Songs
O Come, All Ye Faithful (#88)
Joy to the World (#92)
And Can It Be? (#335)
Amazing Grace (#247)
Chosen of God (#290)

Scripture Reading
Old Testament: Genesis 18; Psalm 29
New Testament: Matthew 12:1-21

Sermon
All That the Father Gives Me: God's Sovereign Grace in Salvation - John 6:35-51

Friday, December 03, 2010

A Tribute

L.A. Times writer David Zucchino has published a tribute to Dale. You can read it here.

Wednesday, December 01, 2010

Arguing with God

I went to the place of public worship, lifting up my heart to God for assistance and grace, in my great work; and God was gracious to me, helping me to plead with him for holiness, and to use the strongest arguments with him, drawn from the incarnation and sufferings of Christ, for this very end, that men might be made holy.

David Brainerd, Lord's Day, October 14, 1744

Tuesday, November 30, 2010

Keep Silence...and Sing

Good hymns about the incarnation of our Savior are priceless. Check out Chuck Bumgardner's excellent discussion of two such hymns here.

Staying Faithful

This post by Carl Trueman, though written from a Presbyterian perspective, gives good food for thought on how we can fight for long-term faithfulness as a church. The term "fight" is appropriate, for faithfulness doesn't just happen. Without constant diligence and vigorous efforts after holiness, truth, and love, we will surely decay. "Keep a close watch on yourself and on the teaching. Persist in this, for by so doing you will save both yourself and your hearers" (1 Tim 4:16).

Here are Dr. Trueman's suggestions for staying faithful.
1. Guard your personal integrity and be honest about where you stand in relation to your vows.
2. Understand that sound preaching and earnest prayer are not enough to stop a denomination losing the plot or to turn it around once the rot has set in.
3. Watch changes to the terms of confessional subscription very carefully.
4. Do not be intimidated by the `we are just doing it for evangelism' argument.
5. If you are called to be a leader, then be a leader, not a statesman.

Read the entire post here.

 Point #2 sparked some thoughts for me. It was recently suggested to me that if a church is committed to expository preaching, then the church is on the right track, even if there are other problematic areas. I'm not convinced that this is the case.

First, I should make clear that a commitment to expository preaching is a blessed commitment. Such a commitment is necessary to the enduring faithfulness of any church.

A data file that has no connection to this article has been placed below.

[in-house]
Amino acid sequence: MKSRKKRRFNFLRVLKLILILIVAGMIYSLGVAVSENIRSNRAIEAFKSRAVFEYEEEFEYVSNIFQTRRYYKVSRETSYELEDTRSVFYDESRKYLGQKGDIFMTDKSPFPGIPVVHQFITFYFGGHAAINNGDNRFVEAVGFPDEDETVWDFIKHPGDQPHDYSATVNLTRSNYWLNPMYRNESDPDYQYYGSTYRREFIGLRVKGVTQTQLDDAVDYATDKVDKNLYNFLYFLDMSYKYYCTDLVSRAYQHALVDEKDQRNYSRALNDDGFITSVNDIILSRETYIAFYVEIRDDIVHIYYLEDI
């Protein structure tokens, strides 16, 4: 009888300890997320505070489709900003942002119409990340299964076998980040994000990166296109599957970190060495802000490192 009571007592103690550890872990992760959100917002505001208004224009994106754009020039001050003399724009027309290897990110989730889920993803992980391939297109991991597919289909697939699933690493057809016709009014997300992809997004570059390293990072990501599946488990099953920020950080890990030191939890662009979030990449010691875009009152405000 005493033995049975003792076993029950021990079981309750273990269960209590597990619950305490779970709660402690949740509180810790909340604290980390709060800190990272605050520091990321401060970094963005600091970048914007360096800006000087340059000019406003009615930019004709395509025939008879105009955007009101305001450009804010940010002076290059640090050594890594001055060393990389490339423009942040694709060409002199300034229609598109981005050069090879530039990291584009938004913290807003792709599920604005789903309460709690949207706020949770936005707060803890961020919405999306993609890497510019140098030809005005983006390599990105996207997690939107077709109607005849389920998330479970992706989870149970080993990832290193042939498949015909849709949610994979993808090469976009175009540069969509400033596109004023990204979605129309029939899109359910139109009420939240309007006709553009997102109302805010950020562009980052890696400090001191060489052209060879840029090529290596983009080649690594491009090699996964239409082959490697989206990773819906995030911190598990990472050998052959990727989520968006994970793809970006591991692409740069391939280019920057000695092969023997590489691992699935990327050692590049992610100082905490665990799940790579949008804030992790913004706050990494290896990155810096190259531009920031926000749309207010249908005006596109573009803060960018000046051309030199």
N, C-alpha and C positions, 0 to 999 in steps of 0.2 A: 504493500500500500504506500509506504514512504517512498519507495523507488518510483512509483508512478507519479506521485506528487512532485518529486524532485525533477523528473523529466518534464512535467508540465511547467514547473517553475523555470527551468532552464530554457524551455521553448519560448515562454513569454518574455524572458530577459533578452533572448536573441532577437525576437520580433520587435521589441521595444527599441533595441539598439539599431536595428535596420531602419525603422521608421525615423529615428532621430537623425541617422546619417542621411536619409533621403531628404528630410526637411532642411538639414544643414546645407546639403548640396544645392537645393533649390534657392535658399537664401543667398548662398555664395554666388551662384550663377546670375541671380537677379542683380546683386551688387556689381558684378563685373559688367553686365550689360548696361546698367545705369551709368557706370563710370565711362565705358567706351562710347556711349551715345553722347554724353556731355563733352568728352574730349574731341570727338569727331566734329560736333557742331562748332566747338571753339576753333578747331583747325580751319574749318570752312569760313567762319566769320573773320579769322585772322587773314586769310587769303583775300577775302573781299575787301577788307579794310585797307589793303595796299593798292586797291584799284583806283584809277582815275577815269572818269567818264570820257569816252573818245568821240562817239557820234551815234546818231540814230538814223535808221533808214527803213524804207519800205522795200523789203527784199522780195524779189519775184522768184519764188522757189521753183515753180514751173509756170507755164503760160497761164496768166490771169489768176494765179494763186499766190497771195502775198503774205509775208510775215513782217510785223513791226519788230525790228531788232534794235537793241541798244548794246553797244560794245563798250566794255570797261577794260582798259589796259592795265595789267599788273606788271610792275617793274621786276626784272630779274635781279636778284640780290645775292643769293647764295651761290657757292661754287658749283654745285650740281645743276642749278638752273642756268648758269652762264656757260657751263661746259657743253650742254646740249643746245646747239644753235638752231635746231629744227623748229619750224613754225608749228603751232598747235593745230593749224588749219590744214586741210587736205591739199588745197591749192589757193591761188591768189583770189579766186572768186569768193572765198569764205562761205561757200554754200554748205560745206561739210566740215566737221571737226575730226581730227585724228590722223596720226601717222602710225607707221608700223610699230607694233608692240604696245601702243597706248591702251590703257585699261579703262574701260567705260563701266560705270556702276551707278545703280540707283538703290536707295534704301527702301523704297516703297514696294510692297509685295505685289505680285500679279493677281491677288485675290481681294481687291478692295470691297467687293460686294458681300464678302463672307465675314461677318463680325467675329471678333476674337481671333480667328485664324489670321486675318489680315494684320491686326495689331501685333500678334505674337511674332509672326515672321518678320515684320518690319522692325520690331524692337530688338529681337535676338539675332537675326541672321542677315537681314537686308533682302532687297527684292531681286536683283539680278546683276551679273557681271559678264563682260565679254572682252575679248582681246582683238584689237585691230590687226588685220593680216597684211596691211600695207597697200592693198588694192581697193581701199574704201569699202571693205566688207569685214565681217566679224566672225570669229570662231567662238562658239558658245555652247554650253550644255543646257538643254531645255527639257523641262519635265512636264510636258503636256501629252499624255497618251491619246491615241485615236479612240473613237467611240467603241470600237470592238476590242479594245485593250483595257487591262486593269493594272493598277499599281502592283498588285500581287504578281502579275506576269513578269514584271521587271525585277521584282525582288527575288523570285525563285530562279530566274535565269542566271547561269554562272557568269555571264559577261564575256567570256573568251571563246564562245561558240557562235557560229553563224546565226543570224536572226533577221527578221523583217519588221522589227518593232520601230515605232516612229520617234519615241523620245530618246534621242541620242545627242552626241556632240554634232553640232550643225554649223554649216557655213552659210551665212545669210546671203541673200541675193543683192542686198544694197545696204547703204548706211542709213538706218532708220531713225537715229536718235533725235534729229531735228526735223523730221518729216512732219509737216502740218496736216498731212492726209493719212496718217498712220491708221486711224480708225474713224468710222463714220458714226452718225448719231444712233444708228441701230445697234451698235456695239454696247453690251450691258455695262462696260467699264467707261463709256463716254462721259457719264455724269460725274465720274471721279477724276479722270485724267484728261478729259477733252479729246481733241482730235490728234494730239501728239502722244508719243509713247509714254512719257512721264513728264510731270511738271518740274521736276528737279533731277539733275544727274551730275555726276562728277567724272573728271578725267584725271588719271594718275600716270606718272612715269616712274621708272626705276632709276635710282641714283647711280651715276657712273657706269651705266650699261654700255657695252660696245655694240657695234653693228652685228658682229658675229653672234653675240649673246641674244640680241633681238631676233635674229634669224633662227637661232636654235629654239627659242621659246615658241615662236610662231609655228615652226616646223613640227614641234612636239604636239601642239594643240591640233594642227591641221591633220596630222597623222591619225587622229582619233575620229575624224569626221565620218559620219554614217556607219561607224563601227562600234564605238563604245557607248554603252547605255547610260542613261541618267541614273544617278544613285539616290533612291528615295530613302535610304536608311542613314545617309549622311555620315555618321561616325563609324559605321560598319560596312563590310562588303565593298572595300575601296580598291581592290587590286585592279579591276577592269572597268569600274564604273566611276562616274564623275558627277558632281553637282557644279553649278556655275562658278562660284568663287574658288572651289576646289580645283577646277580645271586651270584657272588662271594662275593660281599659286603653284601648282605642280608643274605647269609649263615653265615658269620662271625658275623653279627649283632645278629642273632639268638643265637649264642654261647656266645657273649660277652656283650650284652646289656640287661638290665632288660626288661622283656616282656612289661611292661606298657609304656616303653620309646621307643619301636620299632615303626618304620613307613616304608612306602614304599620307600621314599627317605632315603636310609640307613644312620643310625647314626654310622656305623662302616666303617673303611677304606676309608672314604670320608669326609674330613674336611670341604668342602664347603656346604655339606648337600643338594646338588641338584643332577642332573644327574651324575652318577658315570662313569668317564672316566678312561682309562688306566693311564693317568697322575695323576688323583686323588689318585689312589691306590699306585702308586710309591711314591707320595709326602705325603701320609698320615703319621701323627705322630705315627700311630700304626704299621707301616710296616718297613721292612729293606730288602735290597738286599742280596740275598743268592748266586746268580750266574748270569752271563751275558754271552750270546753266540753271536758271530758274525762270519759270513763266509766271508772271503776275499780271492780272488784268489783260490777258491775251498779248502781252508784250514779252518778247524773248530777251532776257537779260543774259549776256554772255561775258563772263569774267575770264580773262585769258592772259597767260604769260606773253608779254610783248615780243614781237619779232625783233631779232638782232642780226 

However, such a commitment is not sufficient for the enduring faithfulness of a church. As Trueman points out, heterodoxy dresses up in many guises. Often, what is actually practiced in a church and in the lives of its people has a much more determinative impact on the direction of a church than what is preached from the pulpit. Furthermore, what a church loves shapes and directs whatever doctrinal commitments that church may hold. A church may formally hold to an impeccable doctrinal statement and philosophy of ministry, but if the people of the church, and especially the leaders of the church, have their affections shaped by alien influences, they will cease to understand the spirit of their own commitments. When they no longer understand these commitments, it is but a short step to revise, replace, or reject them. Many times this happens in practice long before it happens on paper.

Enduring faithfulness requires orthodoxy, to be sure, but it also requires orthopraxy (right practices) and orthopathy (right loves). Faith and love flow out into obedience - an obedience that is willing to fight the good fight of faith. Without this willingness to drop the pietistic pretense and fight for what is right, we will not stay faithful.

Saturday, November 27, 2010

The Bread of Life

Jesus' words are always full of comfort as well as conviction. They humble us, but they also give us hope. "I am the bread of life; whoever comes to me shall not hunger, and whoever believes in me shall never thirst. But I said to you that you have seen me and yet do not believe. All that the Father gives me will come to me, and whoever comes to me I will never cast out." Join us this Lord's Day to feed on Christ by faith!

Songs
Psalm 95
Doxology
Arise My Soul Arise (#174)
Come Ye Disconsolate (#317)
Guide Me O Thou Great Jehovah (#495)


Scripture Reading
Old Testament: Genesis 17; Psalm 3
New Testament: Matthew 11:1-30

Sermon
I Am the Bread of Life - John 6:1-71

Saturday, November 20, 2010

Soul's Joy